a response to “An Evangelical Manifesto”

Those of you who know my blog know that in the past I have blogged quite a bit on the nature of Evangelicalism, and I think I’ve made it clear that I have no problem calling myself an Evangelical. At the same time, I hope I’ve made it equally clear that in calling myself an Evangelical I do not align myself with institutions that claim to speak for Evangelicals, for instance, the National Association of Evangelicals and the institution that is Christianity Today International. I laud and appreciate the work of many persons within these institutions, but as with anything else, commending and criticizing these persons and institutions does not mean that I feel they somehow speak for me.

I begin this way because CTi and the NAE are important institutions behind the recently penned work, “An Evangelical Manifesto.” The work confronts many issues I’ve brought up on my blog, (I’m sure not in answer to me personally) like whether to capitalize the “E” in Evangelical! So I feel indebted to answering the Manifesto. First, I think it is a mistake to use the word Manifesto instead of Credo. This manifesto begins by describing Evangelicalism theologically rather than culturally or politically, and yet it is a manifesto and not a credo. Francis Schaeffer did this in his “Christian Manifesto” as a response to the “Humanist Manifesto.” I for one find this decidedly mistaken.

Secondly, I disagree that anyone can claim that Evangelicalism is creedal and theological but not social. What this does in essence is seek to strip the Evangelical movement of responsibility historically and socially. And to me, that is impossible. We could really learn from Catholics in this regard. The Manifesto claims further that Evangelicalism predates Protestantism in its concerns. This just doesn’t work. To claim to transcend the interests of the Protestant movement, embracing an ecumenical agenda that is at once both based on sola scriptura and catholic in its scope is just plain silly. As a theological statement this is naive. I’m not saying many people aren’t doing it, I’m simply saying you can’t be both theologically Catholic and Protestant at the same time.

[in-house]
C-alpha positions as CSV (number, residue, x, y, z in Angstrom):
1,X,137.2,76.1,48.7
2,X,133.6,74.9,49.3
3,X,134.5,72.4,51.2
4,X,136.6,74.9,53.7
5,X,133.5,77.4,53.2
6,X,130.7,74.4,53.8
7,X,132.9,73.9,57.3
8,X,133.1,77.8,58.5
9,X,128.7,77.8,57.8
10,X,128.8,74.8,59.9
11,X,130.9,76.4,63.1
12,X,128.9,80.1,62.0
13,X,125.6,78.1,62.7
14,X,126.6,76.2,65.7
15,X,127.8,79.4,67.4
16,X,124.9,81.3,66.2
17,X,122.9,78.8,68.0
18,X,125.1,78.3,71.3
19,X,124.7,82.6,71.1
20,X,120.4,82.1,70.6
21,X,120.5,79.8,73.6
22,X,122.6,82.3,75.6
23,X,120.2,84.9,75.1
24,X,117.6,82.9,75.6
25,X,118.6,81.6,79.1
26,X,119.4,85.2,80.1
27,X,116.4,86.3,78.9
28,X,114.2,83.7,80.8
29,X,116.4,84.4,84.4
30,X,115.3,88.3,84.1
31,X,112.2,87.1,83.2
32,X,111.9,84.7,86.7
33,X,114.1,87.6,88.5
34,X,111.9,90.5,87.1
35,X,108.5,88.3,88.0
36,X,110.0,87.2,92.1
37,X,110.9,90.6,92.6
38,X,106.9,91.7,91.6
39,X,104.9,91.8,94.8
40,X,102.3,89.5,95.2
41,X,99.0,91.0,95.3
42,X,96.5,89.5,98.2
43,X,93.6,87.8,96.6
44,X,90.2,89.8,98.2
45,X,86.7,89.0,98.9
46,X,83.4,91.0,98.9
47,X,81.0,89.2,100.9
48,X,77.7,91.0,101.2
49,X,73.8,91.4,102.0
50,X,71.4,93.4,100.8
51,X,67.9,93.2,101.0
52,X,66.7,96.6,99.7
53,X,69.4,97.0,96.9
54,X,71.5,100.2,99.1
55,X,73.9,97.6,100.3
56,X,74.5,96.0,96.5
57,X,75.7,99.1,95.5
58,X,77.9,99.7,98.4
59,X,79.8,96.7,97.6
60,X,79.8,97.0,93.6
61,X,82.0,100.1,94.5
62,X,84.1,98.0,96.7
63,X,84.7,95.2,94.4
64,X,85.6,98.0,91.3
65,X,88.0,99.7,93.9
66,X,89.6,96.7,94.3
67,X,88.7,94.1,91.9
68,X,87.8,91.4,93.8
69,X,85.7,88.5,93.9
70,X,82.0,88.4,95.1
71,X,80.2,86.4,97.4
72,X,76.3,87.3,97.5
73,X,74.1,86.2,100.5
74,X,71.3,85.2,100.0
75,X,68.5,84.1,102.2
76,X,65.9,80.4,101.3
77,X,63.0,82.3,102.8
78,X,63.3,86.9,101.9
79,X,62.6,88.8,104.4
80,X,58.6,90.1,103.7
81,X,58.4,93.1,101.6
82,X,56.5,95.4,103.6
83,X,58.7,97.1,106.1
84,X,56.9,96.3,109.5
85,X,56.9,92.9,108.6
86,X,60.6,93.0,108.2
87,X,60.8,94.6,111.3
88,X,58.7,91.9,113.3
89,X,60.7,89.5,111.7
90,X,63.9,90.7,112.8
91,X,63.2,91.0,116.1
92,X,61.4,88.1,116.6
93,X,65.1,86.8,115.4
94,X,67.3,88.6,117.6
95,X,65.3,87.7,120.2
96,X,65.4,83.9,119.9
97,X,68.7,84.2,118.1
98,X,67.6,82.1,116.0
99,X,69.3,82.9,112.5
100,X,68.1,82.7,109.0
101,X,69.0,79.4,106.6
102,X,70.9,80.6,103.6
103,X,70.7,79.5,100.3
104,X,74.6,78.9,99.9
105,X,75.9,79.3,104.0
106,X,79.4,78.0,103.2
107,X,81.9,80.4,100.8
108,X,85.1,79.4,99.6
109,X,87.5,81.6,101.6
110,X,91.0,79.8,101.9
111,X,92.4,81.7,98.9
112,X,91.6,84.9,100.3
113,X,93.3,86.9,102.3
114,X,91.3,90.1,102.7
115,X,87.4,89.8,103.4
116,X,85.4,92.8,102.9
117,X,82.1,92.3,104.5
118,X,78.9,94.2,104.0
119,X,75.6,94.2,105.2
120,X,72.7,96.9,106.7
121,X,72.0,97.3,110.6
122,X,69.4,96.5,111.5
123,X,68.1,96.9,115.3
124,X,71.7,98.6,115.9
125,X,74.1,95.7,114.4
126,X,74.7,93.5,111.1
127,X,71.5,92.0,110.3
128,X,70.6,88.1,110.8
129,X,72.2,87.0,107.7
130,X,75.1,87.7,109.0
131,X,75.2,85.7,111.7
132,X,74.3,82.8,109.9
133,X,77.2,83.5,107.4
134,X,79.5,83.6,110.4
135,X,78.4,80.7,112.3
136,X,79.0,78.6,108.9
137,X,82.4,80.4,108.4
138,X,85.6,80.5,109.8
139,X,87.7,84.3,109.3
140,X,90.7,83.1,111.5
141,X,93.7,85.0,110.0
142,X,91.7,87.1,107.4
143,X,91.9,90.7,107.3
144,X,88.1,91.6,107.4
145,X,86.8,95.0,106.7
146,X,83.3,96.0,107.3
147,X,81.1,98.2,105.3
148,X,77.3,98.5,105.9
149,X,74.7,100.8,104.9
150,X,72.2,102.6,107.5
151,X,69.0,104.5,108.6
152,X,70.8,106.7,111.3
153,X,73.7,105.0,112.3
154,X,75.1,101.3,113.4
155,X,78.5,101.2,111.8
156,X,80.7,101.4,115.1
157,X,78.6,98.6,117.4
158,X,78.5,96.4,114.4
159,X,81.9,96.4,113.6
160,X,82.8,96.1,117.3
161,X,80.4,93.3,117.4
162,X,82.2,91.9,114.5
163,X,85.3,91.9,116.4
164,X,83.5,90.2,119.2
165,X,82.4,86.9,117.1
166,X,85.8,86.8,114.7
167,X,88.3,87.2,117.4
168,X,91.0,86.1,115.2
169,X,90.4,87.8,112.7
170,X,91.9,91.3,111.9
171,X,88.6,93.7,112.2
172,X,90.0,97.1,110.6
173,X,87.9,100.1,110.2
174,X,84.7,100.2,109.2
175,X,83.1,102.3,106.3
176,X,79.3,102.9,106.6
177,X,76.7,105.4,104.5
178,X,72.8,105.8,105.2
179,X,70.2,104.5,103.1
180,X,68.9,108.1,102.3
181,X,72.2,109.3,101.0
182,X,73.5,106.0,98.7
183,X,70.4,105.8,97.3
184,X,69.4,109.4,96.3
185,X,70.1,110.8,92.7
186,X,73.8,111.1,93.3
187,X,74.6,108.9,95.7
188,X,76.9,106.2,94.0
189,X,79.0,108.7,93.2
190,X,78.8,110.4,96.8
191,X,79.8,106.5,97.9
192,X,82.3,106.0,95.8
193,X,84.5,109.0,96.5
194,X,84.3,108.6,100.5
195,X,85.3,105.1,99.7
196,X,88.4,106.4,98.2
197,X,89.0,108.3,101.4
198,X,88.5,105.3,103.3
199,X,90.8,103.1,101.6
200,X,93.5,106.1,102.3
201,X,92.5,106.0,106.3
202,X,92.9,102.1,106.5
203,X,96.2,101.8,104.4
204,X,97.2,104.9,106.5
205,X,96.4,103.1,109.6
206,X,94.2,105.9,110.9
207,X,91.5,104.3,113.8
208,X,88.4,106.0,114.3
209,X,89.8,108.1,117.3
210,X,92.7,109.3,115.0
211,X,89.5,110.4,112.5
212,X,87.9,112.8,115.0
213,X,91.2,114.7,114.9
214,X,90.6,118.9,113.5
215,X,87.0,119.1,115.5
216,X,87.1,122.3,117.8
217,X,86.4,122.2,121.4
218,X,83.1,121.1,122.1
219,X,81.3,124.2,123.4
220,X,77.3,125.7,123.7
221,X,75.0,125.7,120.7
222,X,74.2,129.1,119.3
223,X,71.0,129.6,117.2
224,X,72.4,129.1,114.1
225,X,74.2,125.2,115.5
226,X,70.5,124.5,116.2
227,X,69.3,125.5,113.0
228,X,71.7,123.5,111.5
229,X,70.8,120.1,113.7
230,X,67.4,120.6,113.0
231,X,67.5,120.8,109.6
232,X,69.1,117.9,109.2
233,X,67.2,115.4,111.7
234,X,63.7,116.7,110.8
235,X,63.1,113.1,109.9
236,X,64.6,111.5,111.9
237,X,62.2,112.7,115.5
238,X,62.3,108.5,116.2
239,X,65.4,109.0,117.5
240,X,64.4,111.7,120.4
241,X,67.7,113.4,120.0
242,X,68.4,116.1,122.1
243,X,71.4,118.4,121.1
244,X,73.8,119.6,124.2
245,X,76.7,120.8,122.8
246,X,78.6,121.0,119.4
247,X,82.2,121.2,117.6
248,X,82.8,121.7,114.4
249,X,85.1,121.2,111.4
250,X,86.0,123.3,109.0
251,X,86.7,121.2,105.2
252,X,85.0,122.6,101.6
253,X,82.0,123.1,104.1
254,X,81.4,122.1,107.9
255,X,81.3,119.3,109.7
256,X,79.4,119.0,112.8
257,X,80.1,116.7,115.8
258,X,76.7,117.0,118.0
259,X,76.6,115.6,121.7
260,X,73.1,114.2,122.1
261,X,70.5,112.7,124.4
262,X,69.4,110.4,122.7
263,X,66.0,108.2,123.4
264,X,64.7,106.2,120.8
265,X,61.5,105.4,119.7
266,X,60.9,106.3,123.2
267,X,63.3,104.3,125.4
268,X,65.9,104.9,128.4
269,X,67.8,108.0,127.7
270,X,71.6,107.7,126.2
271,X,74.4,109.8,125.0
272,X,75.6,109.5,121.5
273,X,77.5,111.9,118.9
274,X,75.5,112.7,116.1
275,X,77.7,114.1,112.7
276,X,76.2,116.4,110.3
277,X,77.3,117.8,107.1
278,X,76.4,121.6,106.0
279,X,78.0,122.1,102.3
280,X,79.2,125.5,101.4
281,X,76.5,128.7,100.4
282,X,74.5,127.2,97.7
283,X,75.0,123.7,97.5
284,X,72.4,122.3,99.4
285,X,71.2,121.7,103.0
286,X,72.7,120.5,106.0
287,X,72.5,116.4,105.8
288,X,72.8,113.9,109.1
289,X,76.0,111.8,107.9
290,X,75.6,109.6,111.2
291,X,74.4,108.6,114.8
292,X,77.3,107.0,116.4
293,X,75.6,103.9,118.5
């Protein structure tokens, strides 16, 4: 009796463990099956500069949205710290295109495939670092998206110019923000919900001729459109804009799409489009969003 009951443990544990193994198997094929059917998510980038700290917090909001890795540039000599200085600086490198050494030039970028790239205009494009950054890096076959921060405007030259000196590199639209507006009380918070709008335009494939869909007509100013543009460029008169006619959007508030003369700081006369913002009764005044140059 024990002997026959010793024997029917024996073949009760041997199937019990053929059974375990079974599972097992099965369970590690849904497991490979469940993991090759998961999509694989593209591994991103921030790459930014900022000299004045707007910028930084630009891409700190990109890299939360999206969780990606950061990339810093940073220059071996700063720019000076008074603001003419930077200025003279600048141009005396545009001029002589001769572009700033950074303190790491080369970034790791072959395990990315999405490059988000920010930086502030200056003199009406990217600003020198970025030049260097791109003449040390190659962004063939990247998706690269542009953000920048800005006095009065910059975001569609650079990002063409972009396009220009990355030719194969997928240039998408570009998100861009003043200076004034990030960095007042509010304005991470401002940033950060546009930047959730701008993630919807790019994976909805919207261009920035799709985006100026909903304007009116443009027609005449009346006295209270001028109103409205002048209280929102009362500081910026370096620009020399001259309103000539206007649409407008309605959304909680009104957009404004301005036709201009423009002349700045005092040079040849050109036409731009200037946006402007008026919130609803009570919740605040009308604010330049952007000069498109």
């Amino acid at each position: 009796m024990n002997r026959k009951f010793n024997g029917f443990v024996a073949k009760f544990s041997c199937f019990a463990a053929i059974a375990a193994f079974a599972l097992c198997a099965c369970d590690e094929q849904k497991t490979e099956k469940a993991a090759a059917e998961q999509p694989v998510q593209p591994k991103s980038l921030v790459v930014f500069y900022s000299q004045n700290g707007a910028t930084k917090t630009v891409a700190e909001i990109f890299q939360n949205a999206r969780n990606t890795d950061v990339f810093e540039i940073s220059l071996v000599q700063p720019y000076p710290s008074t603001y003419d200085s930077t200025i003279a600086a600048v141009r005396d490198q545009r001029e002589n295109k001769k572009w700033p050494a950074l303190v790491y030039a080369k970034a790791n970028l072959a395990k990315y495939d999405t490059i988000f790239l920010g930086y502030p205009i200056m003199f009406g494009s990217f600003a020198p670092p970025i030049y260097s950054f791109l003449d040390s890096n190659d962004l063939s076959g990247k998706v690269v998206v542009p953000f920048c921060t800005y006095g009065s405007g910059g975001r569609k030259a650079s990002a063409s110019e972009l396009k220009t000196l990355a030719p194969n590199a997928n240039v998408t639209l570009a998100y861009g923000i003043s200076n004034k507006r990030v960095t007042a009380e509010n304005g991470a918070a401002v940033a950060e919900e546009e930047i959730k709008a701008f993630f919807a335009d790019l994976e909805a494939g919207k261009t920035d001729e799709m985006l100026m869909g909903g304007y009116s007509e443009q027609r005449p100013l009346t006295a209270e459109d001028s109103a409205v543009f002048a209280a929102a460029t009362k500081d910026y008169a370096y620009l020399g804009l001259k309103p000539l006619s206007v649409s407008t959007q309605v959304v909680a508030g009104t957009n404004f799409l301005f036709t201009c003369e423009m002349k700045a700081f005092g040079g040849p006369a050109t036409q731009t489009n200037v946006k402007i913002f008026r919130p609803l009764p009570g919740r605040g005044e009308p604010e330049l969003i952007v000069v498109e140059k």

Now for what I like about the document. There is a lot of repentance in this work. There’s a lot of pride and repentance at the same time. For that reason I like it. It’s a very human document. I like that it wants to embrace the social concerns for the poor and human life that it does. I like that it wants the movement not to be hierarchal. (But I think honesty demands that we say that Evangelicals are not known for their love for the poor or their egalitarian posture. You can put in on paper and have all the PhDs you like sign it, but it won’t magically make it so.)

My final issue with the document is that at least a few of the names I see appearing (Kay Arthur, Jack Hayford) are unapologetically engaged in an enterprise known as Christian Zionism that blatantly ignores so many of the tenets of this document. Their welcome signatures displays what the manifesto won’t do, namely hold signatories accountable.

I’ve said some harsh things here. I should temper them by saying that I love the signatories as brothers and sisters in Christ. I’m personally grateful for the legacy so many of them leave. I cannot however sign on to this document any more than The Chicago Statement on Biblical Inerrancy or any number of other NAE public statements. While noting and dialoging with their concerns, I cannot publicly sign on.

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